Accelerating the roll out of heat pumps, electric vehicles and home insulation measures could help alleviate fuel and transport poverty in the UK, while supporting the government’s growth agenda, according to a new report by think tank Green Alliance. 
The report, produced in partnership with academics from the Centre for Research into Energy Demand Solutions (CREDS), and with analysis from global economic consultancy Cambridge Econometrics, found that despite the lower running costs of many low carbon technologies, the upfront price was still a barrier for many low income households. But, if policies were targeted at reducing the price tag and providing financial support to the most vulnerable, this would widen the benefits of a green economy and drive GDP growth.
With around 6.7 million people in the UK estimated to be in fuel poverty, widening access to low carbon solutions is urgently needed to ensure the poorest households can afford to heat their homes.  The report calls for a mandate on fossil fuel heating appliance manufacturers to incentivise the sale of heat pumps to help to drive down the upfront costs, more financial support for low income households to install heat pumps and insulation in their home, and improvements to minimum energy efficiency standards to ensure all private rental and social housing has an EPC C energy performance rating by 2028.
The cost of living crisis has likely resulted in a rise in transport poverty in the UK, as fuel and public transport has become more expensive. The report highlighted the need for a standardised definition of transport poverty to allow better monitoring of its prevalence and causes.
The report also underlined the need for an ambitious zero emission vehicle (ZEV) mandate for car makers to help to grow the second hand electric vehicle market, something Green Alliance has repeatedly called for.  Improvements to public transport services and walking and cycling infrastructure were also cited as policies to support lower income households with rising costs while reducing carbon emissions.
Stuart Dossett, senior policy adviser at Green Alliance, said:
“The prime minister is fond of saying that she wants to ‘grow the pie’ of the economy. There is no doubt that green technologies have huge potential to drive economic growth in the UK long into the future. But what this report shows is that by improving access to green solutions like heat pumps and electric vehicles, coupled with reducing the price of electricity, we can also tackle rising fuel and transport poverty as well. With inflation and energy bills set to stay high, the government urgently needs to widen the benefits of these technologies.”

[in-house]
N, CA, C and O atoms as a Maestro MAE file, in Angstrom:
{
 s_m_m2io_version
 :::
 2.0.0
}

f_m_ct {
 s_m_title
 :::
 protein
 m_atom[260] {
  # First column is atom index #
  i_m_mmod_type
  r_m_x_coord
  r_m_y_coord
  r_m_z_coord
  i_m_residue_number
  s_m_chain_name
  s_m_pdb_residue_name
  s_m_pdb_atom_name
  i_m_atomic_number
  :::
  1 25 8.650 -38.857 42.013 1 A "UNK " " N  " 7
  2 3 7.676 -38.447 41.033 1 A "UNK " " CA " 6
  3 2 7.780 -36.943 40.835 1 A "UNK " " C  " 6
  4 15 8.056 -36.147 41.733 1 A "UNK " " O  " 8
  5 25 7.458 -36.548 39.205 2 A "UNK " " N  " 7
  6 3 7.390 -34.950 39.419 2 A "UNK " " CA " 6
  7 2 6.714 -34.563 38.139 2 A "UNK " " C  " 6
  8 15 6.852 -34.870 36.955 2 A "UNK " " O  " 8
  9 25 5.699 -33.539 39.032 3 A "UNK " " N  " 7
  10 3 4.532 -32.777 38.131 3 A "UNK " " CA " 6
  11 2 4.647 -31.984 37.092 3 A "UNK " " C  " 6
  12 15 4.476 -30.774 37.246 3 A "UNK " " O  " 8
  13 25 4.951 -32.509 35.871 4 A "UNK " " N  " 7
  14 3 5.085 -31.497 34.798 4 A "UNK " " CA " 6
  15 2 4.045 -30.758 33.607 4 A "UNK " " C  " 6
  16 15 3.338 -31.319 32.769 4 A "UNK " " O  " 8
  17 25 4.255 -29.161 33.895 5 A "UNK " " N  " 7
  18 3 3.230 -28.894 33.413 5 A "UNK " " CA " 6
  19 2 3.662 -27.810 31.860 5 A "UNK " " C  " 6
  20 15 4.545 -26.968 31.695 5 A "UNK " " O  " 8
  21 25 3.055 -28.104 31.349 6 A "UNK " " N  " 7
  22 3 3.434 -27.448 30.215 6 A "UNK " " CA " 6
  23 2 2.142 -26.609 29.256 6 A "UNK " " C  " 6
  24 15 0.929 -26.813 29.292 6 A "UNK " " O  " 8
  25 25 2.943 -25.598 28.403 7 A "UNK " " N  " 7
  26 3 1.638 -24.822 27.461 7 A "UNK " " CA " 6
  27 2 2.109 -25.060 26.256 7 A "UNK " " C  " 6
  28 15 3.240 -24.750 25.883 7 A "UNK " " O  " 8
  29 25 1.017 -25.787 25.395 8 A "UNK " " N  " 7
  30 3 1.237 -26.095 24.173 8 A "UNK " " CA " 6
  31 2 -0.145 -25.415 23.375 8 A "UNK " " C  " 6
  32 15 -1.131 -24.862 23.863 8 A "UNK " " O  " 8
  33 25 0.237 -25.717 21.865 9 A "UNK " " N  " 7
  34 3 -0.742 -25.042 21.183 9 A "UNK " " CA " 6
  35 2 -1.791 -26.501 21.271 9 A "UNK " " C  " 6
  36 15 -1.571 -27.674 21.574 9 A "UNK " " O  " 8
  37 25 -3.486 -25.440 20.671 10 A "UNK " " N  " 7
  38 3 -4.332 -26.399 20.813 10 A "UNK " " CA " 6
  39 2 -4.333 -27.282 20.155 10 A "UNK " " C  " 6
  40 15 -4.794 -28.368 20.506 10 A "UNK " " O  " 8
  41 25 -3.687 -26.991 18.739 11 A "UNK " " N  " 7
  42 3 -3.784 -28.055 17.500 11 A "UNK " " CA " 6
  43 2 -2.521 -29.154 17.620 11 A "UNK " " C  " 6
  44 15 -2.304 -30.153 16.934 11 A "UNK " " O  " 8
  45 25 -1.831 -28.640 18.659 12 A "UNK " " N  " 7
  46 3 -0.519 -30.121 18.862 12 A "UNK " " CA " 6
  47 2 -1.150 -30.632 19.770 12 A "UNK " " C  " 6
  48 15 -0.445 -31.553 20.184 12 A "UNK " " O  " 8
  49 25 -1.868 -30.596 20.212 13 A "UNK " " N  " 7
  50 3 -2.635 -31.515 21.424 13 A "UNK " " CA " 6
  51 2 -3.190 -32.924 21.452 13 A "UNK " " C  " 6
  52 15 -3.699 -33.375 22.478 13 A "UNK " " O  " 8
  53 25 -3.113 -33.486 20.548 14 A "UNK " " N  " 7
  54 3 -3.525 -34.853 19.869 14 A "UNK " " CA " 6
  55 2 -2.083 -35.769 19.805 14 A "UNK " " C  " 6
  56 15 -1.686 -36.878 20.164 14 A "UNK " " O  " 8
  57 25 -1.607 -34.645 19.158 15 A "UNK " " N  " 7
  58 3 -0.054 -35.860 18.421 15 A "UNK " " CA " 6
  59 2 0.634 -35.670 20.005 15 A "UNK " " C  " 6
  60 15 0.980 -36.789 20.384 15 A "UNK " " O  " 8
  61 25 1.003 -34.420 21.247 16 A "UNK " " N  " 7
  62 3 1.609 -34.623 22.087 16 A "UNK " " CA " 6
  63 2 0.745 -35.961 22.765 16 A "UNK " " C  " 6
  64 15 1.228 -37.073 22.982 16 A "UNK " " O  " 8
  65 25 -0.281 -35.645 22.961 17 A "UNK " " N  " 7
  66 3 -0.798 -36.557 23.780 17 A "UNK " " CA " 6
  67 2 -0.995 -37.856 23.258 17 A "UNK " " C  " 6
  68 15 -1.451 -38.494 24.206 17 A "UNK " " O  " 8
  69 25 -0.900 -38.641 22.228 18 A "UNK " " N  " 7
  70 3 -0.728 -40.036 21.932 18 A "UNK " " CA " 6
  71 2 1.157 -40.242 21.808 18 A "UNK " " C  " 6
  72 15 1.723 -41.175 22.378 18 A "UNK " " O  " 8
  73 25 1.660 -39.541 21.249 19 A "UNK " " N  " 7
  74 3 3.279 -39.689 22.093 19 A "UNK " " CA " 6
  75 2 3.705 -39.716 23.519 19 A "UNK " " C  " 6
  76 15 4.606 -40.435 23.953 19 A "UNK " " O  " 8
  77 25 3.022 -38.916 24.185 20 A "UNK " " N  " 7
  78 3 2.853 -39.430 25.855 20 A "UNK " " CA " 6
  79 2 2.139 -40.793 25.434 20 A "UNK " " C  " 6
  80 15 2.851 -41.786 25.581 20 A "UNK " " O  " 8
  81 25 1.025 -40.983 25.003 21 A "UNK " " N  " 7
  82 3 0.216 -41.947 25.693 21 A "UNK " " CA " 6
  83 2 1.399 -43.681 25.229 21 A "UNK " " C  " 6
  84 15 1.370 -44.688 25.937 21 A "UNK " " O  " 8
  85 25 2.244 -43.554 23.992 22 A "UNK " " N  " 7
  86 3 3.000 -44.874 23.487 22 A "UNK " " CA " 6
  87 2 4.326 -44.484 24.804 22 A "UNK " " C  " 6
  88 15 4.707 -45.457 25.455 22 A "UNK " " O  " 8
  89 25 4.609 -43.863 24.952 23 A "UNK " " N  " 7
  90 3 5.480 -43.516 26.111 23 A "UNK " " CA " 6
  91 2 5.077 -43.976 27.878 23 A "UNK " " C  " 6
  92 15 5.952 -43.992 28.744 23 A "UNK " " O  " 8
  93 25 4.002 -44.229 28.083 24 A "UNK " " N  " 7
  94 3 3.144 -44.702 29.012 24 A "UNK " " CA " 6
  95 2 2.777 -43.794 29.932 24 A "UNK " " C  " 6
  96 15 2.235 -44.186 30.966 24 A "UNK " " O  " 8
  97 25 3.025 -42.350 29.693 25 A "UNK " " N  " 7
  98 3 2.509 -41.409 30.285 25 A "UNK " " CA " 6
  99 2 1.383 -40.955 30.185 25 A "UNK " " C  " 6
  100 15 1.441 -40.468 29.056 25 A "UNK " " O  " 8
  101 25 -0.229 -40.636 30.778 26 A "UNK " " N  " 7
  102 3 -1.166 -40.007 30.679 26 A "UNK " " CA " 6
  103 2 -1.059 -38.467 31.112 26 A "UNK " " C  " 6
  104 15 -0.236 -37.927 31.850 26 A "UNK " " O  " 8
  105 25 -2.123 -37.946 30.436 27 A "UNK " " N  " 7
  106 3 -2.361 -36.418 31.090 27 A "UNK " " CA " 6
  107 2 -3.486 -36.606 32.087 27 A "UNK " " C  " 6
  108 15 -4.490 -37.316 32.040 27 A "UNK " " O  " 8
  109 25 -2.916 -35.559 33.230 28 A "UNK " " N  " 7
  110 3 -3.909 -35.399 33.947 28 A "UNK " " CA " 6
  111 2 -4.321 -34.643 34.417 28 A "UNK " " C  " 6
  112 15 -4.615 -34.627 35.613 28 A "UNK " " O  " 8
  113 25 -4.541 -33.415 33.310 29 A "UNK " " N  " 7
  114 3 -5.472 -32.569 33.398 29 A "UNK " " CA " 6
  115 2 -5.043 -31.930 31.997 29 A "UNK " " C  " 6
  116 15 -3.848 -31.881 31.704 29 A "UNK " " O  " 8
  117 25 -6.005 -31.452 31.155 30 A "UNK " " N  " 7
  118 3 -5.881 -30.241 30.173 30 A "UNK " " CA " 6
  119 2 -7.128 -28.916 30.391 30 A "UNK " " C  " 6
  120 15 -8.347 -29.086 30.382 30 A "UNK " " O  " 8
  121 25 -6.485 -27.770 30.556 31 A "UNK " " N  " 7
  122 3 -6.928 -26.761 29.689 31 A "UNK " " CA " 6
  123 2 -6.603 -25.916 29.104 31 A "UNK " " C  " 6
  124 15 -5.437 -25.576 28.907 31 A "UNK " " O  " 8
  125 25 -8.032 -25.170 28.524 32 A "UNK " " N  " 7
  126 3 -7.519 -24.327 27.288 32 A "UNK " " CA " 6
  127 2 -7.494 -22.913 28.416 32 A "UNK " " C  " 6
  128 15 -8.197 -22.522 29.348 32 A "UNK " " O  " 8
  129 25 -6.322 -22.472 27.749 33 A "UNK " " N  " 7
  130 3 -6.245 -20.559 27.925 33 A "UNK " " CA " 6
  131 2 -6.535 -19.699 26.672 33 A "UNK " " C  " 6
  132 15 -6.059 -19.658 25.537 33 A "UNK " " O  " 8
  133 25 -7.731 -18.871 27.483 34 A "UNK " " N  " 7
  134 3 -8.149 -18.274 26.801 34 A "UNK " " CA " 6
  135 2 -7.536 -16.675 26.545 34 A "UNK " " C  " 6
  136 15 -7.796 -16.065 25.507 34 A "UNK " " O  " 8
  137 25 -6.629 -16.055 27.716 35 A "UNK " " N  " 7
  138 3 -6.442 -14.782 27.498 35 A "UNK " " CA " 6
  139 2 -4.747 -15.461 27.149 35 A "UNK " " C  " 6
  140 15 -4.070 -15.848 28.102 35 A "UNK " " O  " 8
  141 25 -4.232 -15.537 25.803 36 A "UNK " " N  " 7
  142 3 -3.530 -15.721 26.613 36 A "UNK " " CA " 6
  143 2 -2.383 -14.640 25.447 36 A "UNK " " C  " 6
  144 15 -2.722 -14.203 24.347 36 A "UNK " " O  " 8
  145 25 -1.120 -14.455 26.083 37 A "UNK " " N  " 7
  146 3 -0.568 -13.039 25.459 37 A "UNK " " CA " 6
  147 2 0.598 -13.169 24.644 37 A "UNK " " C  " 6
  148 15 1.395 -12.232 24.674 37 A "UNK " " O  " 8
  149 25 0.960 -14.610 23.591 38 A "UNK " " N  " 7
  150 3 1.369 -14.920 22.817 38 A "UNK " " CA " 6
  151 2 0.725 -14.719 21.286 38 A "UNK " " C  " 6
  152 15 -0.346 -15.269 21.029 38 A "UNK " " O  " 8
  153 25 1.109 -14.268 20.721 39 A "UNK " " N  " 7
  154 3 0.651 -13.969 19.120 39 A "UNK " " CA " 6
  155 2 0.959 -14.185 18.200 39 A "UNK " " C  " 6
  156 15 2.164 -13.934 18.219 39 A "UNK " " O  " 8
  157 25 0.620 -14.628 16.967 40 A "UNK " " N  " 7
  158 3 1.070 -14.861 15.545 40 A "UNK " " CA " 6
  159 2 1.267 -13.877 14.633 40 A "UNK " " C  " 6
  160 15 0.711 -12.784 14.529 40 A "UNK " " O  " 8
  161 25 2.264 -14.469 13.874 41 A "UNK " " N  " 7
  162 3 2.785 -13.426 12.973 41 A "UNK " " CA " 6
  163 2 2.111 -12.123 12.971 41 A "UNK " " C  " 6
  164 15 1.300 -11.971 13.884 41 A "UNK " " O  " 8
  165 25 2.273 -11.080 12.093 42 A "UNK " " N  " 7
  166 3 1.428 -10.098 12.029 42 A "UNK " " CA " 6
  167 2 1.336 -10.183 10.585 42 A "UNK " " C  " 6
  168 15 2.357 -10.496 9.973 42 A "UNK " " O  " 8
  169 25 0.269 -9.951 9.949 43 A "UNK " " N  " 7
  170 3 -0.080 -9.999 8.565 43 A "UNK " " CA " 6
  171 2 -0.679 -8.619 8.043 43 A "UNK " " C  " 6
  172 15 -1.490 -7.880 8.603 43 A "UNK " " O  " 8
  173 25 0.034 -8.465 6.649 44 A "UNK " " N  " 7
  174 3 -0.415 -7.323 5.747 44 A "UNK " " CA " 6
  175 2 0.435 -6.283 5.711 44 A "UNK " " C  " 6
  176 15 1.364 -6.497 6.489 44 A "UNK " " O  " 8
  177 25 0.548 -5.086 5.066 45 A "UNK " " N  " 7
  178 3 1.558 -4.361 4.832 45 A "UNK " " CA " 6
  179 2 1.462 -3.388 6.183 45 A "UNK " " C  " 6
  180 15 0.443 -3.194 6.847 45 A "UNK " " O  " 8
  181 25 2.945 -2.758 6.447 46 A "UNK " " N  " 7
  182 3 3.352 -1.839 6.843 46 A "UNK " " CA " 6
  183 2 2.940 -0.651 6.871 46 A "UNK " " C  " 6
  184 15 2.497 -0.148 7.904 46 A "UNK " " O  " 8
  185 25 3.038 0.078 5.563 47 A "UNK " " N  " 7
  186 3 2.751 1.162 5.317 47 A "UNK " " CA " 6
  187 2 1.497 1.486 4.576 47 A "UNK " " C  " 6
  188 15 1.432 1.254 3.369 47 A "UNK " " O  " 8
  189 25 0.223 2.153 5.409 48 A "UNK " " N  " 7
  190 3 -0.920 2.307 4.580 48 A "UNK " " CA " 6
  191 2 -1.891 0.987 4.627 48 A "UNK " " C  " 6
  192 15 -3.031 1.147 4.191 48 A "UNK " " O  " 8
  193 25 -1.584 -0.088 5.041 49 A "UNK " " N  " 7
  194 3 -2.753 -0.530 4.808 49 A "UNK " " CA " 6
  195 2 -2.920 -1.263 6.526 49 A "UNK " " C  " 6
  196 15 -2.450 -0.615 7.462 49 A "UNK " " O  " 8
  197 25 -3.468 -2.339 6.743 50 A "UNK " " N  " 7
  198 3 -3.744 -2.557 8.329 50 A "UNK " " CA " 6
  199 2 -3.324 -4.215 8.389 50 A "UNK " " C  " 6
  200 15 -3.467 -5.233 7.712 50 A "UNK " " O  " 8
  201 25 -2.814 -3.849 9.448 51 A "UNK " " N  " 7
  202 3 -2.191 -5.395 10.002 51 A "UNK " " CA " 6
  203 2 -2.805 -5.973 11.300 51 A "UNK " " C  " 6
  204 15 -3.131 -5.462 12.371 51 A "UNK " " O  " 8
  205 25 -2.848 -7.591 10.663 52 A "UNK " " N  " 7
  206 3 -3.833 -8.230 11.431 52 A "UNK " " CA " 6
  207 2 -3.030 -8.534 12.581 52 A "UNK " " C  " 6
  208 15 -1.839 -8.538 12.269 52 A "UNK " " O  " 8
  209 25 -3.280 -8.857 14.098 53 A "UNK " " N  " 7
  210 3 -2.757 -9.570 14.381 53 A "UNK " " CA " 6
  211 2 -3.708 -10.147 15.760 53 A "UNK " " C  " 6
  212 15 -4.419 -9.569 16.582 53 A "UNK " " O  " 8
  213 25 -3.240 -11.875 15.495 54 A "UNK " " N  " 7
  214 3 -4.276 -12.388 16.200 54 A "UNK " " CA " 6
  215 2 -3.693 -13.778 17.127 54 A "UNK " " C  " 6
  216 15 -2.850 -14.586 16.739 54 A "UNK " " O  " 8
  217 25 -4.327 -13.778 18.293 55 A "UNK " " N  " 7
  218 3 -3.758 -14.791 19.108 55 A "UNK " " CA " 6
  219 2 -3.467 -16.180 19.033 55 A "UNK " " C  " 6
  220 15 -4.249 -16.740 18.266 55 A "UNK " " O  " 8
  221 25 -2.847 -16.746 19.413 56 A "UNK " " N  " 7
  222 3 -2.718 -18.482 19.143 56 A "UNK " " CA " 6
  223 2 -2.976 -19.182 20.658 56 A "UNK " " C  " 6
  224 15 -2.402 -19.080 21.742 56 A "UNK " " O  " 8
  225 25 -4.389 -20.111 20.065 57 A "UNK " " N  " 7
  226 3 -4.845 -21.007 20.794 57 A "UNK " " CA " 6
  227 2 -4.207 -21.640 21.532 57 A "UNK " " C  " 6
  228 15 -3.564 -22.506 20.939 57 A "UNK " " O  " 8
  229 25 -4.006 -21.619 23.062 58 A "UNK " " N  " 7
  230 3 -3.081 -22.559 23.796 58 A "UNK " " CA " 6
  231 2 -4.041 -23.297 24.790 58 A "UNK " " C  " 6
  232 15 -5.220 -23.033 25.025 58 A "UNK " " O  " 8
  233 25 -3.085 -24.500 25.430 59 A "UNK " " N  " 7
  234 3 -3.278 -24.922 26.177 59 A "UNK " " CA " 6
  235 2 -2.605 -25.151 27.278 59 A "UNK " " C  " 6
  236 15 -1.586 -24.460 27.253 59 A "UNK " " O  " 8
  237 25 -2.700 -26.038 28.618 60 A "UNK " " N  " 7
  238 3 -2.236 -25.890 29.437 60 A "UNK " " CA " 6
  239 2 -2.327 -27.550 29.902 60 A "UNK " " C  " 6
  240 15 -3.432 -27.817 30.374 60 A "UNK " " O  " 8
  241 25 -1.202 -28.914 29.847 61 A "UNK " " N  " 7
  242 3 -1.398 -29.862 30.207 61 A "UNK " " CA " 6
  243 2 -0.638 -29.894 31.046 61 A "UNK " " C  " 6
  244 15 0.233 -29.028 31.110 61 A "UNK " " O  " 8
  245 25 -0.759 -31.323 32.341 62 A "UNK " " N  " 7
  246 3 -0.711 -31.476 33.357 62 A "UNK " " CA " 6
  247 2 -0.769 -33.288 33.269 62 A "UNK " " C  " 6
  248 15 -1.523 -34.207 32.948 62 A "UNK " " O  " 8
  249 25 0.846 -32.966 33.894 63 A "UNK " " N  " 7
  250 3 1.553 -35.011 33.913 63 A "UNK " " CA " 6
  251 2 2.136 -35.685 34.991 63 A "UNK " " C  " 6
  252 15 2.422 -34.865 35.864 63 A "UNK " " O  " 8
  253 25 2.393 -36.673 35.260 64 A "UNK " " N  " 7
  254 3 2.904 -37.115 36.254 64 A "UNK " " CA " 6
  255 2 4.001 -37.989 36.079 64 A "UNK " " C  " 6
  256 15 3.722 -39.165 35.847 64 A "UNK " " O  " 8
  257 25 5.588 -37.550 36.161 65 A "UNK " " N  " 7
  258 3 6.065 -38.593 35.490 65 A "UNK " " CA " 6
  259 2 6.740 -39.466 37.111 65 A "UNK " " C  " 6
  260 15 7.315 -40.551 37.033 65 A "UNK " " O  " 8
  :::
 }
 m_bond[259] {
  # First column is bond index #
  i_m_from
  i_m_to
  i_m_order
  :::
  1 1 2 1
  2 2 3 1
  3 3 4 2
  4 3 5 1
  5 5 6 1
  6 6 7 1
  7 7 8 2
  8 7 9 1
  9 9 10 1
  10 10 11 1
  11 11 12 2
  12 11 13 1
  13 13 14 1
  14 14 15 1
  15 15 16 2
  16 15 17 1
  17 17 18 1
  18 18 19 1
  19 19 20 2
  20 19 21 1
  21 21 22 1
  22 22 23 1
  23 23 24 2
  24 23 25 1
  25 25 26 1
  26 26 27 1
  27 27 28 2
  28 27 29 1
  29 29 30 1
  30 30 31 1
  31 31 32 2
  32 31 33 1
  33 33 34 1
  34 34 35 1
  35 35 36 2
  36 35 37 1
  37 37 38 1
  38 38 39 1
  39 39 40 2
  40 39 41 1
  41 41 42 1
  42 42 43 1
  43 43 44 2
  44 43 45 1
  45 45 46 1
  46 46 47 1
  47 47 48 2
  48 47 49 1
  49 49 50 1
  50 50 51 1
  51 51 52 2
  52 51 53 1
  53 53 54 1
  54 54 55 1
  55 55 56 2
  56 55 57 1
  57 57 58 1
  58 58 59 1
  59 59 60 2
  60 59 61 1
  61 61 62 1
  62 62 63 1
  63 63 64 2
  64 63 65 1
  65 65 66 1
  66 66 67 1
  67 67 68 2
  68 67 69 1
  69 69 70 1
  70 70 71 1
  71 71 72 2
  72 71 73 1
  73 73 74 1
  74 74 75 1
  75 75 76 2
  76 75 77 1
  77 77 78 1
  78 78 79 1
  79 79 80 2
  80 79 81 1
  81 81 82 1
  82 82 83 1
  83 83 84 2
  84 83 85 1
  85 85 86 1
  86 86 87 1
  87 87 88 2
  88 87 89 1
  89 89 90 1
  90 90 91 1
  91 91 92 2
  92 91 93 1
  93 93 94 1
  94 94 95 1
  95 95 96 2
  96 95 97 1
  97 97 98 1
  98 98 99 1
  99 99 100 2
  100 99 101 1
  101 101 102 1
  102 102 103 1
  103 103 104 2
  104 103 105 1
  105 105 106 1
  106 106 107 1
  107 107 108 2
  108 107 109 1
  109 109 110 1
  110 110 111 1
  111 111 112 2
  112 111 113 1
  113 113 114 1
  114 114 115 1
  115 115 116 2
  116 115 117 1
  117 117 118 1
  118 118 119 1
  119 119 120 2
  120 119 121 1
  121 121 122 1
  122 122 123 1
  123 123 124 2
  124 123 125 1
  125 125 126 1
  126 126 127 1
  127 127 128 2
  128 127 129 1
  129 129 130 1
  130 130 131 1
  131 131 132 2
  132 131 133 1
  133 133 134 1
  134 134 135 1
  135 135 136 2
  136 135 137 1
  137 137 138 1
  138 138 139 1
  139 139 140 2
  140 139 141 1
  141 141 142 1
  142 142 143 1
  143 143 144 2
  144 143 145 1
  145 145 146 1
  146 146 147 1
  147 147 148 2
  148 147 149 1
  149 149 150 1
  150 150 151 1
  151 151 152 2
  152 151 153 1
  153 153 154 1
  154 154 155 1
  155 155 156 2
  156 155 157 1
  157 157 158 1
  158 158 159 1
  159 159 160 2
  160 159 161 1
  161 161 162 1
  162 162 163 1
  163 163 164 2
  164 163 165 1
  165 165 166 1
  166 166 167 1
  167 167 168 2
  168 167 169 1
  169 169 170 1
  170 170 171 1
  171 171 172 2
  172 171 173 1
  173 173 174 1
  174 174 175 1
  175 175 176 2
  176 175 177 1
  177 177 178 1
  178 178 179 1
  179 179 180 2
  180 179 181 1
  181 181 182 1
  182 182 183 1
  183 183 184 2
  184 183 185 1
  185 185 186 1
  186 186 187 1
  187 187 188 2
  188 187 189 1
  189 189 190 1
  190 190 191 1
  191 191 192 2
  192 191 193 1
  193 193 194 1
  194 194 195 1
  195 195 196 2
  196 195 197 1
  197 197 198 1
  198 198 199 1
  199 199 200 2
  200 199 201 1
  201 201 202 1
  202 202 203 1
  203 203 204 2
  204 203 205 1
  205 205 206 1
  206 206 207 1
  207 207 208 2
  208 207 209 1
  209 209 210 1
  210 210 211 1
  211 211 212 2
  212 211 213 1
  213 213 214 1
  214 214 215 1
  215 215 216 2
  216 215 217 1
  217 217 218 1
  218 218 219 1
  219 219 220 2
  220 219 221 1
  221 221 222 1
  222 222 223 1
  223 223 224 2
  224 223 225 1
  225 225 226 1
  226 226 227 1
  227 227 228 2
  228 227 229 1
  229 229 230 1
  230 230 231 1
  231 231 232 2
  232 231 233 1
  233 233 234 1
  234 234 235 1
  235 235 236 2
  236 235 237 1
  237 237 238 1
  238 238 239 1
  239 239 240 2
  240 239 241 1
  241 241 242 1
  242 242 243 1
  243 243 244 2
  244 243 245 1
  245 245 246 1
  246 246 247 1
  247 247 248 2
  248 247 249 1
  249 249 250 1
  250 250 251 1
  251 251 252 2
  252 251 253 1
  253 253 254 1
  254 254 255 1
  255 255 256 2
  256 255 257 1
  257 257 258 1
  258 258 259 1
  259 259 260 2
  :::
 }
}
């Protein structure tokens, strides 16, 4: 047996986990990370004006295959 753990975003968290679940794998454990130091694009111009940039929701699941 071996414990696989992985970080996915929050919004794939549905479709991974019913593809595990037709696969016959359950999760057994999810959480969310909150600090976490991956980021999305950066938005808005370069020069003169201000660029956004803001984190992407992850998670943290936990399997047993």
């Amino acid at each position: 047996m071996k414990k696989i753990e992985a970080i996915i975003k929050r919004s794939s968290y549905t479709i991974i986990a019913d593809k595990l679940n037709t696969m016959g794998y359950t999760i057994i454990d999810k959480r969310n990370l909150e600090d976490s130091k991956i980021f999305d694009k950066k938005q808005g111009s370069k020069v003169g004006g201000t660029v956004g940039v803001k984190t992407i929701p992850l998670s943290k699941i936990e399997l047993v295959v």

Mari Martiskainen, senior research fellow, University of Sussex and Equity and Justice theme lead of CREDS, said:
“Almost everyone is being impacted by rising energy and transport costs. Unable to afford the bus or heat their home, we have heard from people having to walk long distances for their weekly shop, only for them to return to a cold home to eat a cold meal. People are extremely anxious about their energy bills and the cost of fuelling their car or getting the bus. This is having a detrimental impact on their quality of life.”
Green Alliance is a charity and independent think tank, focused on ambitious leadership for the environment. With a track record of over 40 years, Green Alliance has worked with the most influential leaders from the NGO, business, academic and political communities. Our work generates new thinking and dialogue, and has increased political action and support for environmental solutions in the UK.
 Green Alliance and CREDS, 11 October 2022, ‘Green Uplift: how a net zero economy can reduce fuel and transport poverty’
 National Energy Action, 8 September 2022, ‘Energy crisis’, https://www.nea.org.uk/energy-crisis/
 Green Alliance, 6 May 2021, ‘Accelerating the electric vehicle revolution: why the UK needs a ZEV mandate’